Just like he frequently is in the comics, the Flash is the comic relief part of the Justice League. Ezra Miller, the Flash's actor, comes from an improv comedy background, and he was encouraged to ad-lib during his scenes in “Justice League.” He did it all the time, every day, working out deeper details of his character and finding ways to inject some levity.
We aren't fully sure which lines of Miller's are his and which were scripted, but Barry Allen speaks in a lot of one-liners, so it could be any of them.
It Was Inevitable
In a scene that will go down in movie history for what may be centuries, after Thanos delivers his line of “I am inevitable,” Iron Man responds with a reprise of the very first MCU movie: “And I...am...Iron Man.” It sent chills through everybody watching, but it originally wasn't in the script.
During editing, the scene felt lackluster, with the Russo brothers trying a number of things to punch it up. Editor Jeff Ford suggested going back to Iron Man's beginning, and the team scrambled to get cameras set up and call Robert Downey Jr. It looks seamless, and it will echo in cinematic history.
The Chants From Black Panther Return
“Black Panther” and “Avengers: Infinity War” were being shot at the same time, so when it came to the huge battle outside Wakanda at the end of the latter, the Russo brothers got a surprise. Winston Duke, who plays M'Baku, randomly led a war chant that had first appeared in “Black Panther.”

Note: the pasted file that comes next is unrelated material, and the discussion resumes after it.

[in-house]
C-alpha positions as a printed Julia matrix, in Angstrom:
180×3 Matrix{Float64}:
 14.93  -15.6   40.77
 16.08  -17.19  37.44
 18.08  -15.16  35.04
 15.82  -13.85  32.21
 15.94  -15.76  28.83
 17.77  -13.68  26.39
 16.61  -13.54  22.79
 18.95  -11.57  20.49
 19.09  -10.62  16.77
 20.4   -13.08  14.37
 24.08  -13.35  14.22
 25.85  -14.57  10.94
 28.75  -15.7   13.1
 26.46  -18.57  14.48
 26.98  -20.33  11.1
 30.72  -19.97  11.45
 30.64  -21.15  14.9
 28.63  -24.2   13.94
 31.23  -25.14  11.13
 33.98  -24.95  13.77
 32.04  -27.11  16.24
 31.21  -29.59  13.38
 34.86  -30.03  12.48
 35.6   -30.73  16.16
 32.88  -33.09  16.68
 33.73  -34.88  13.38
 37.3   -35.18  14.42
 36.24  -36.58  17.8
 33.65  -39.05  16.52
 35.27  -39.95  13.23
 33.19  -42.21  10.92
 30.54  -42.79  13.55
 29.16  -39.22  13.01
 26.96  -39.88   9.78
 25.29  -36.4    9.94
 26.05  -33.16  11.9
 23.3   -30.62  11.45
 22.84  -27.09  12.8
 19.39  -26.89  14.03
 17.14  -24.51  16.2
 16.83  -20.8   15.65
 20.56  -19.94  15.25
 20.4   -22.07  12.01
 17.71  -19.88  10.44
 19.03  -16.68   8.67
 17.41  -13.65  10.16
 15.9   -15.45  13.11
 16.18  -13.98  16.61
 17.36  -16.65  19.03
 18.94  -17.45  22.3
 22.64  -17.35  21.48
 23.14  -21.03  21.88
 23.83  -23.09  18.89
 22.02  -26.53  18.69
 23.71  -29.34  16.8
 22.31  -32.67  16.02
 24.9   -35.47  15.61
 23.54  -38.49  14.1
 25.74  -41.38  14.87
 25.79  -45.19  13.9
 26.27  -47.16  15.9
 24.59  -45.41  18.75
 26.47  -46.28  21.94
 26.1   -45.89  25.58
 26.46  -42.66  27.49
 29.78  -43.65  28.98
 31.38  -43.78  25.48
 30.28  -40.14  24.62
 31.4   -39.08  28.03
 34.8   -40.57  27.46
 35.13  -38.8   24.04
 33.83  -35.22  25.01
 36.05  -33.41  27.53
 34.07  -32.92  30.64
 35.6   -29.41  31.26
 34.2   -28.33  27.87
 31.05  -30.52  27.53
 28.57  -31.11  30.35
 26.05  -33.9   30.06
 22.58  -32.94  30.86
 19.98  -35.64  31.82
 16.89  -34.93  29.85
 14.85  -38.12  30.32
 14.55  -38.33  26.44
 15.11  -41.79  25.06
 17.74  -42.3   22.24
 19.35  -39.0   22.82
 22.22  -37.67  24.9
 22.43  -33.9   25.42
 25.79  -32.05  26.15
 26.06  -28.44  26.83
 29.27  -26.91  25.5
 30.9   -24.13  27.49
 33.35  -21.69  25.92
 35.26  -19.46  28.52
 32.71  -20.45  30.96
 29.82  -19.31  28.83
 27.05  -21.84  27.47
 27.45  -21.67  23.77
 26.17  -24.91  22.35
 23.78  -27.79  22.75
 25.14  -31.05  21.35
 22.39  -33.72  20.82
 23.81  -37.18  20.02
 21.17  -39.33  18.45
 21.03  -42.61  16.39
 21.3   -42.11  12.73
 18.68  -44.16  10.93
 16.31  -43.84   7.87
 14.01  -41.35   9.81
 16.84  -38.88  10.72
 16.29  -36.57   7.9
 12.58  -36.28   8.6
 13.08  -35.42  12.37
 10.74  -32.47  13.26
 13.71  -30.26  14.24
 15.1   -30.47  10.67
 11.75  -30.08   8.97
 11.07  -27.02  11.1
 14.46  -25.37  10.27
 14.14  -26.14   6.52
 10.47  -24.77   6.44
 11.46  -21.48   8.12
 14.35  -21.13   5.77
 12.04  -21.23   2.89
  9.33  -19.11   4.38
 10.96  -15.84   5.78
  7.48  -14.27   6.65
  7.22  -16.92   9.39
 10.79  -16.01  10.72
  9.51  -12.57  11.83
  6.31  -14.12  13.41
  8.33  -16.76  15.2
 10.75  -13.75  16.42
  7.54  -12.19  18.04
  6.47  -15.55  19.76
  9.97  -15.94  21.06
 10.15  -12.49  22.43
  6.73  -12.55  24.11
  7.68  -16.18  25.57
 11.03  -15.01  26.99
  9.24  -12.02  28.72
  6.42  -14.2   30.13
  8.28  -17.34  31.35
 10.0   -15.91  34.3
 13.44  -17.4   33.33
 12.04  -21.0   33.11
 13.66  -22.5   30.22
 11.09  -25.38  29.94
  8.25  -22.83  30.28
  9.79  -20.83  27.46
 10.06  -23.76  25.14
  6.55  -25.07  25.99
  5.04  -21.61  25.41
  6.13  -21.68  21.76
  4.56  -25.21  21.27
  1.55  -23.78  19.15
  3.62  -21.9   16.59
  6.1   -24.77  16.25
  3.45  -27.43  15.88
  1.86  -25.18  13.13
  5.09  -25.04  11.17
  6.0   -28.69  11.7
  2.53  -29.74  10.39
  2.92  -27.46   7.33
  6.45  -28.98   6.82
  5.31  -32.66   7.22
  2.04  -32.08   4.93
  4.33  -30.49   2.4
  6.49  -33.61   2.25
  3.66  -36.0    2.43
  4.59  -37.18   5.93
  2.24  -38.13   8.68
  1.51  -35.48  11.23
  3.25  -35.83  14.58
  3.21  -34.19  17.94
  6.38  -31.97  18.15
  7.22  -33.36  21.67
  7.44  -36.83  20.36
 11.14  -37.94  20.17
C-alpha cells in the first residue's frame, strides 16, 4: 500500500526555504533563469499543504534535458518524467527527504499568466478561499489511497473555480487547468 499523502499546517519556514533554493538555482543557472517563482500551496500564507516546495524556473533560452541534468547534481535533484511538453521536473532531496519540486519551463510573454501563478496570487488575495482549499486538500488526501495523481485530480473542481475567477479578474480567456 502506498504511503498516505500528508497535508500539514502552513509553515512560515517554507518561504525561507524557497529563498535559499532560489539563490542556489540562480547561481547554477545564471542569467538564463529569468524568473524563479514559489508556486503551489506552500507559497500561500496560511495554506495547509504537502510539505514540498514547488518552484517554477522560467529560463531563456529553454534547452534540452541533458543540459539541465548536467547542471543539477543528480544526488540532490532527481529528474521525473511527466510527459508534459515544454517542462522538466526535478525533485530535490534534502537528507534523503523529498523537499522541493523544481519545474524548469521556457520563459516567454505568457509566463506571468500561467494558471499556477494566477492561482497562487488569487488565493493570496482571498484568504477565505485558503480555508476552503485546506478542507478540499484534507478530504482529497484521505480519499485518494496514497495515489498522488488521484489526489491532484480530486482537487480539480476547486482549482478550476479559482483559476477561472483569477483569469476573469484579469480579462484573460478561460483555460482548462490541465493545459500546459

It led to the equally-unscripted moment of T'Challa roaring out the very real word “Yibambe” to his army. It was the perfect way to bring the fun culture of Wakanda into this huge movie in an impactful, immediate way.
Tony Can Be Strict
Robert Downy Jr. had been playing the character of Tony Stark for more than ten years when shooting “Avengers: Infinity War.” Thus, the filmmakers usually just let him have free reign of his quips and one-liners. After Iron Man fights Ebony Maw with Peter Parker and Doctor Strange, Peter Parker says that he's back up.
Stark quickly tells him that the adults are talking, and the little bit of humor it brought was unscripted. It was all RDJ. Of course, Iron Man soon after dubs Spider-Man to be a full member of the Avengers. We're not sure if that was in the script. Doesn't matter!
Who Are You?
There had been superhero movies before it, but 1989's “Batman” changed the game. It grossed over four hundred million dollars worldwide and started a trend that now dominates the box office.
When Michael Keaton dangles a goon off a roof, he's asked “Who are you?” While the script called for Keaton to respond with “I am the night,” he decided to trim it a bit, and he instead responded with “I'm Batman.” It was snappier, punchier, and so much more memorable.
Anthony Hopkins's Incredible Snarl
The emotions that flow during one of the most emotional scenes of the first Thor movie are well-known, since giving a legendary actor like Anthony Hopkins free reign makes good things happen. His noteworthy performance brought Tom Hiddleston and Chris Hemsworth to tears, but one element of the scene was totally improvised – the fierce snarl Odin delivers to shut the “brothers” up.